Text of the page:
This story first appeared on PR Daily in December, 2015.
Writing can often be improved by excising unnecessary words and phrases.
Many writers use “crutch phrases” when they’re not sure how to start a sentence or how to connect two sentences. They’re often seen in corporate emails and copy:
As many of you are already aware, performance reviews will start next week.
The phrase “as many of you are already aware” is meaningless and doesn’t add anything to the sentence. The phrase can be removed, allowing you to jump straight into the sentence: “Performance reviews will start next week.”
Here’s another example:
Original: It is necessary for all employees to choose a health plan.
Revised: All employees must select a health plan.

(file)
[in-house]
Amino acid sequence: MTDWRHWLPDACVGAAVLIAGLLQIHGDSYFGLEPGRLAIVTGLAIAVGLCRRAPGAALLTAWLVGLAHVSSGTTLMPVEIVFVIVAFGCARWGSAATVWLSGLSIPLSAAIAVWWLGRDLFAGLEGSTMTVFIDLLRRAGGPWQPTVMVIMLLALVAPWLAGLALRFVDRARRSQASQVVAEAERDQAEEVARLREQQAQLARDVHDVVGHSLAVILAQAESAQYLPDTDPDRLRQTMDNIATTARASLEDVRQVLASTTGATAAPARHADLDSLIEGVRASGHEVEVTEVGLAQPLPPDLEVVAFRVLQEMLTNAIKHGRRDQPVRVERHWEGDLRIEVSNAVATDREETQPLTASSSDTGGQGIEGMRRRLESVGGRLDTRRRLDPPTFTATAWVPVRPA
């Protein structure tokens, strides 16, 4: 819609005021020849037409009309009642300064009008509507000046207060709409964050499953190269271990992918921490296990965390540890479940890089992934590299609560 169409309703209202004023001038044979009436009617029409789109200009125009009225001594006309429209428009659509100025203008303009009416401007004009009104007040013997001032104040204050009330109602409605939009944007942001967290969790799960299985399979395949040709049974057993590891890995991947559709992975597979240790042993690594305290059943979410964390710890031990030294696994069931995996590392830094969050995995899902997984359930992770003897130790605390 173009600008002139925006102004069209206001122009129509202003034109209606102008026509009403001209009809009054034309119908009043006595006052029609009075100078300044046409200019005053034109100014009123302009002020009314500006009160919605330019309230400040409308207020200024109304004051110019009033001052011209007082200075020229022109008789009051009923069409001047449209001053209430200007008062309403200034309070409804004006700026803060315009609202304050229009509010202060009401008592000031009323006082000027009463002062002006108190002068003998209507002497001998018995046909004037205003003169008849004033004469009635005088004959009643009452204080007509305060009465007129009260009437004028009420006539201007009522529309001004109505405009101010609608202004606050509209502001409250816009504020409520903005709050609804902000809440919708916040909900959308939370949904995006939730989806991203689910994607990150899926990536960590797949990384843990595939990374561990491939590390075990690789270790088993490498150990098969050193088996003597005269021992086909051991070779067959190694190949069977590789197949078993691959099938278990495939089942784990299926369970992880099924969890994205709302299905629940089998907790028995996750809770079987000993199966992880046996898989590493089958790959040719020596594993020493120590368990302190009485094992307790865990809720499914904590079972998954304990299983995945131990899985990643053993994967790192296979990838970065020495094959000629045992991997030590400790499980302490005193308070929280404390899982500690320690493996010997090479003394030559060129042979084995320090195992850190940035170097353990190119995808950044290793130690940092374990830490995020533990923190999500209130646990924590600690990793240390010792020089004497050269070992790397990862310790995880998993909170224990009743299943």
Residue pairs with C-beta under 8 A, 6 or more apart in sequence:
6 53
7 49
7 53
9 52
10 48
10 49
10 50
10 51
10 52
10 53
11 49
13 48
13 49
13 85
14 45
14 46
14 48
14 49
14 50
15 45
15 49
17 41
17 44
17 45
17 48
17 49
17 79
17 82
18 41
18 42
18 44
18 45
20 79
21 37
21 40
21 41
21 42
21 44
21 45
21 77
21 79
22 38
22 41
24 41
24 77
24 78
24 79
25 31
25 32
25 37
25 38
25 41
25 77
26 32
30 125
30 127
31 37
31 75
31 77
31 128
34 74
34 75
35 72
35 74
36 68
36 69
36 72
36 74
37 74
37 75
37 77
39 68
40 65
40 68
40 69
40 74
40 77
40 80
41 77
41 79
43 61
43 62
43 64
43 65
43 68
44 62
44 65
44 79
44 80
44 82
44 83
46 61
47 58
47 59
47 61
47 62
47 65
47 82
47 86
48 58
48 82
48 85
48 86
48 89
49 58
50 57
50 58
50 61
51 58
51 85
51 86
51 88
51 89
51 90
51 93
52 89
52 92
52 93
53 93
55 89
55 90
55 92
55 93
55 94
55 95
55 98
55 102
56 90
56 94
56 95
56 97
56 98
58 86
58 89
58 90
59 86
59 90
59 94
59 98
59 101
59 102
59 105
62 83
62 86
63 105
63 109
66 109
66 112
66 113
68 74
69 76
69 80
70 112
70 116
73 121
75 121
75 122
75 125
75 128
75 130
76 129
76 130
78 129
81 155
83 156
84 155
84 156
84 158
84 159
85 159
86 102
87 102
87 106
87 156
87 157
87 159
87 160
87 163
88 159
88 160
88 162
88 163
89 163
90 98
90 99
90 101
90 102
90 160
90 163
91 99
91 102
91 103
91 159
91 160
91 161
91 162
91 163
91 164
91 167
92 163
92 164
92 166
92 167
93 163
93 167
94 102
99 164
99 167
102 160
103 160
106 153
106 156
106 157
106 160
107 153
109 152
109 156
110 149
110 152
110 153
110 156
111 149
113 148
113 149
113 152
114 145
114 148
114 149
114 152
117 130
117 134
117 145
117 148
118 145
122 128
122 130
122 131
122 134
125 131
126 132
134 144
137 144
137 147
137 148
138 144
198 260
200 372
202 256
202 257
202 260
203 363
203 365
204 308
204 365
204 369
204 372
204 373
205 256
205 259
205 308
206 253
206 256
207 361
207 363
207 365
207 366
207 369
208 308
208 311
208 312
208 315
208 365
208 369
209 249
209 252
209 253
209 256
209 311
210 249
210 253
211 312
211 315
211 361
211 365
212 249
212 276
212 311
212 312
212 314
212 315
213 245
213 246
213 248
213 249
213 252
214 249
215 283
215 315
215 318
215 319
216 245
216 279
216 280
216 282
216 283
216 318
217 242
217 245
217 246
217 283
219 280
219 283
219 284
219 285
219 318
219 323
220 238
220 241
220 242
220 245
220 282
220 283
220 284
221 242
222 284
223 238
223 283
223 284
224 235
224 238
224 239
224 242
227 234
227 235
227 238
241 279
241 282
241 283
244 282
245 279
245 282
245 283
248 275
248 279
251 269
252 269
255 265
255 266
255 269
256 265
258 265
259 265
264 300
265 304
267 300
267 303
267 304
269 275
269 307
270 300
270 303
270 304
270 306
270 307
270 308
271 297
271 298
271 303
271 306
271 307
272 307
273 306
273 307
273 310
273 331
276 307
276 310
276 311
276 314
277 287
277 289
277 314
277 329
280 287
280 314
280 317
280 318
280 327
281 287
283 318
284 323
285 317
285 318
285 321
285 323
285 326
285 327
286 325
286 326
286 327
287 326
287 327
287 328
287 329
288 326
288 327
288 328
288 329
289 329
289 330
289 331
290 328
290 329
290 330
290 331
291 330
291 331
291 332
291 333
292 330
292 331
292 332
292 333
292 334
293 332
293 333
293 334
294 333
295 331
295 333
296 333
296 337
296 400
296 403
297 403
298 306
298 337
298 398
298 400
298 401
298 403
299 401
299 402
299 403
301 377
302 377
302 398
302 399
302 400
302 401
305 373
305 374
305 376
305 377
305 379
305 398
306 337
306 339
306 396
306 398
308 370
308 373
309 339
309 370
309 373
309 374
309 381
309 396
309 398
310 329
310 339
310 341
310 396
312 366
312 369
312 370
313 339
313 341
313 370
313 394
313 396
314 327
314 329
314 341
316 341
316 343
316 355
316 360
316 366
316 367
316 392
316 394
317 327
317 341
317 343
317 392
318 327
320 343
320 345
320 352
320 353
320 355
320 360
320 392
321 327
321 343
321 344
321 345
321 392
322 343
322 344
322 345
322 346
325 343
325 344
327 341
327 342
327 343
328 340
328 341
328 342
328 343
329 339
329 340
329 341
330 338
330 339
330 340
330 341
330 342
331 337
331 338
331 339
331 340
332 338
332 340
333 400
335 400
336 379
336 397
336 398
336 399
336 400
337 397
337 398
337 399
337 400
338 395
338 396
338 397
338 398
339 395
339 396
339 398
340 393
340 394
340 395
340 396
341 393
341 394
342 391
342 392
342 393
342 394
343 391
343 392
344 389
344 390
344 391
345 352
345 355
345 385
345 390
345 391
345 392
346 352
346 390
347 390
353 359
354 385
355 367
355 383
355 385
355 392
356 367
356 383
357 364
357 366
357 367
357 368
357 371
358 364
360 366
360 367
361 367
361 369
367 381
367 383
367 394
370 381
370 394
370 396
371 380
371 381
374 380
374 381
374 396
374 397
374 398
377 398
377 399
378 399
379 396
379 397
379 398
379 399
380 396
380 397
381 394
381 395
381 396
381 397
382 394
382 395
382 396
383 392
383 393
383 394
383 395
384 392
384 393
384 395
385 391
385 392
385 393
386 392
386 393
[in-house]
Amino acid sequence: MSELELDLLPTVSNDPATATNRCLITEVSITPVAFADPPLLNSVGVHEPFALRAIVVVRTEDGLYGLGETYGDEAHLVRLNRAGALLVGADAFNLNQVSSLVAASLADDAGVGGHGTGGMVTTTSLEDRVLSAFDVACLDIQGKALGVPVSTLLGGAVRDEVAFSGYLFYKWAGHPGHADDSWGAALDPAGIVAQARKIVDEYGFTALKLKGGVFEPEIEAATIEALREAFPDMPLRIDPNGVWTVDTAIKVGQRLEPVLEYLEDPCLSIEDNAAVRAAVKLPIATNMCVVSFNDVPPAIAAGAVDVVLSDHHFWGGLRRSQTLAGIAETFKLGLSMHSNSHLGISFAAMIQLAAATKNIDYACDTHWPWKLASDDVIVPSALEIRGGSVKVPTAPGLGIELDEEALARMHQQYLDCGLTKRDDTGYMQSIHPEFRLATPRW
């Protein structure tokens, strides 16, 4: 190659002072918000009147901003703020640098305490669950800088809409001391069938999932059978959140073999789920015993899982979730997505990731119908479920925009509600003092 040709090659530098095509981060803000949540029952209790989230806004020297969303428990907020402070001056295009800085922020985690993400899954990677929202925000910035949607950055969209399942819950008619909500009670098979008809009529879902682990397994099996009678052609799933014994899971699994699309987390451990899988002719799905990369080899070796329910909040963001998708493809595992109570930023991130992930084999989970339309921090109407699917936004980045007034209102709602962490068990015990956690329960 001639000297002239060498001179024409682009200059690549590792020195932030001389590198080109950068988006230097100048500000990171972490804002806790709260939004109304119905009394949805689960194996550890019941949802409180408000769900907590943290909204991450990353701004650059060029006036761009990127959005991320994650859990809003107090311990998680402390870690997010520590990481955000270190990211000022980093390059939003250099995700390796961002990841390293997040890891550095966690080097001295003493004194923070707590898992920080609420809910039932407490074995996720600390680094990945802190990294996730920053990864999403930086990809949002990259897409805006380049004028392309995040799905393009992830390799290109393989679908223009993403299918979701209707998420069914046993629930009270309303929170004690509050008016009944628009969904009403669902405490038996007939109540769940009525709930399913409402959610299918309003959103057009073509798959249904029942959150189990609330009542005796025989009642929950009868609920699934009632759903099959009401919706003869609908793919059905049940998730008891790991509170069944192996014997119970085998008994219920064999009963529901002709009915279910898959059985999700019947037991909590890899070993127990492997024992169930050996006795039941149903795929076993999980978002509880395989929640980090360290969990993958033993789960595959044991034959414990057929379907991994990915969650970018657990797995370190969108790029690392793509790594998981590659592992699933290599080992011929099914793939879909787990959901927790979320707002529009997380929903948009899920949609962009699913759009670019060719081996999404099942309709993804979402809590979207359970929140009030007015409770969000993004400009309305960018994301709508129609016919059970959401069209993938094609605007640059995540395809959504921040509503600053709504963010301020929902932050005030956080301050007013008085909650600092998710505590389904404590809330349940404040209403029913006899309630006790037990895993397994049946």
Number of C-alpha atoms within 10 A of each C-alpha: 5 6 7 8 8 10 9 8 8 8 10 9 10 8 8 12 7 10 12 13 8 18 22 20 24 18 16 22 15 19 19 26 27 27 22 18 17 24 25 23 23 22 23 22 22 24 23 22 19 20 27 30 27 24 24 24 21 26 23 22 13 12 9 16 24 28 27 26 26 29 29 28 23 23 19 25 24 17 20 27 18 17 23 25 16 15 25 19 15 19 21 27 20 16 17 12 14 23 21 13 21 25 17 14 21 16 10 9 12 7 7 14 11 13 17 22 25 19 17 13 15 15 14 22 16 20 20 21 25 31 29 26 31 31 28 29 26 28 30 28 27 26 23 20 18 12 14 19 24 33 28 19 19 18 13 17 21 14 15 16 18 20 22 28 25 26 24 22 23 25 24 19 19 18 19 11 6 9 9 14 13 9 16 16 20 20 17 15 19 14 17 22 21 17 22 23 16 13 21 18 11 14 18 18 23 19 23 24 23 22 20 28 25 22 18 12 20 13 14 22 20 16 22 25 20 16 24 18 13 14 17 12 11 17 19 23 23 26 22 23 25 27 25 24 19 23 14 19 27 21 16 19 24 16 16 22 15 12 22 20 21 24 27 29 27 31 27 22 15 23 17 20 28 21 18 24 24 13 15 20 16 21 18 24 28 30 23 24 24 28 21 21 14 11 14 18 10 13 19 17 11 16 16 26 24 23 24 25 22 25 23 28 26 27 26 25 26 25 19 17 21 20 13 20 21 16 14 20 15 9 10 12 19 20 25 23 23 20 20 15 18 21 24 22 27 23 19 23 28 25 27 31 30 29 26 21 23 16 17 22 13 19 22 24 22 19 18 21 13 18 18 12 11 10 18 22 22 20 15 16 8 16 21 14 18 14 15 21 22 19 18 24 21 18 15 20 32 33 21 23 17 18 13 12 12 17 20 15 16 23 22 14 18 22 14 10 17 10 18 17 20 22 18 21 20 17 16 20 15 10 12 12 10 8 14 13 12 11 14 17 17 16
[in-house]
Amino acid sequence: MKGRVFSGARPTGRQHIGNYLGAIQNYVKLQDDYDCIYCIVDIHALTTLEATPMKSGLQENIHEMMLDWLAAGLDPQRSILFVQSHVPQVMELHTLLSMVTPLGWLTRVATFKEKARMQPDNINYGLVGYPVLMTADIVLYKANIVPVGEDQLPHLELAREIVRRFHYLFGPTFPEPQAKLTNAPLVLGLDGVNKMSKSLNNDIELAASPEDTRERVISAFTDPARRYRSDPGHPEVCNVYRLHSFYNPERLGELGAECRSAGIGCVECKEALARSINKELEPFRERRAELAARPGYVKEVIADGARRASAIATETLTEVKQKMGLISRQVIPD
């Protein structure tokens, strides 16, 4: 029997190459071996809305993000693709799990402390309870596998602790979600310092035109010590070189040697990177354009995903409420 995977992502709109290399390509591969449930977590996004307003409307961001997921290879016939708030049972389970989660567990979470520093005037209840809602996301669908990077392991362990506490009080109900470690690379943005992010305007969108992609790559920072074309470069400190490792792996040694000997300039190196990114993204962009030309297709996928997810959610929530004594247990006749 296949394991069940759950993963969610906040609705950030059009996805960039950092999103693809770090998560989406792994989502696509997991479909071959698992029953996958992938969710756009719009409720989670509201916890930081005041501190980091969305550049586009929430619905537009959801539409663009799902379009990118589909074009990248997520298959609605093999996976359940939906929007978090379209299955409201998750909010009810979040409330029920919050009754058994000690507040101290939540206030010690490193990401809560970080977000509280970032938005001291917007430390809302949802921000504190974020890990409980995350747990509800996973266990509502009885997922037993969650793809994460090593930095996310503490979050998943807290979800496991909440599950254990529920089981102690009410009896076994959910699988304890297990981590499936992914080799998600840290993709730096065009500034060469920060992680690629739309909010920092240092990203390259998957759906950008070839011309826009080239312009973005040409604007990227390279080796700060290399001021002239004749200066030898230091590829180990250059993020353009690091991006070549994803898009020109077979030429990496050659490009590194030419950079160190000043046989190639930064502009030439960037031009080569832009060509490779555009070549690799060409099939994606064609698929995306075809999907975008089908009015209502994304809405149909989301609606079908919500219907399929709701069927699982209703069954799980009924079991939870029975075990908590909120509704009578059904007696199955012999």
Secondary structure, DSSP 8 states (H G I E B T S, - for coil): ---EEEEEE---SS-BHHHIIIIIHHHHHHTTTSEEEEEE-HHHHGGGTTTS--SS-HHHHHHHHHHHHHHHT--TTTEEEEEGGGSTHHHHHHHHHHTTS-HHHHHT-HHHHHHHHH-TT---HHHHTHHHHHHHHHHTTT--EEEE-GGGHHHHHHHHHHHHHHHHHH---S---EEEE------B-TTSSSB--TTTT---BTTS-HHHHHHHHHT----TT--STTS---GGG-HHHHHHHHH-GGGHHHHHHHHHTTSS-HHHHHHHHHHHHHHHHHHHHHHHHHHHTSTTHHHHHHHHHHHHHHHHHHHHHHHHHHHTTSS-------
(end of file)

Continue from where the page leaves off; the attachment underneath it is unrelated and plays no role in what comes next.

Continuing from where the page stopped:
Eliminating them will leave you with clear, concise sentences.
Below are other crutch words and phrases you can cut from your writing:
- As a matter of fact
- As you may already know
- At the present time
- Because of the fact that
- For all intents and purposes
- For the purpose of
- Given the fact that
- In case you haven’t heard
- In light of the fact that
- In my opinion
- In the event that
- It has come to my attention
- It is believed by many that
- It is interesting to note that
- It is well known that
- It may be said that
- Needless to say
- Please be advised that
- That said
What words or phrases would you add to this list?
A regular contributor to PR Daily, Laura Hale Brockway is medical writer and editor from Austin, Texas. Read more of her work at impertinentremarks.com.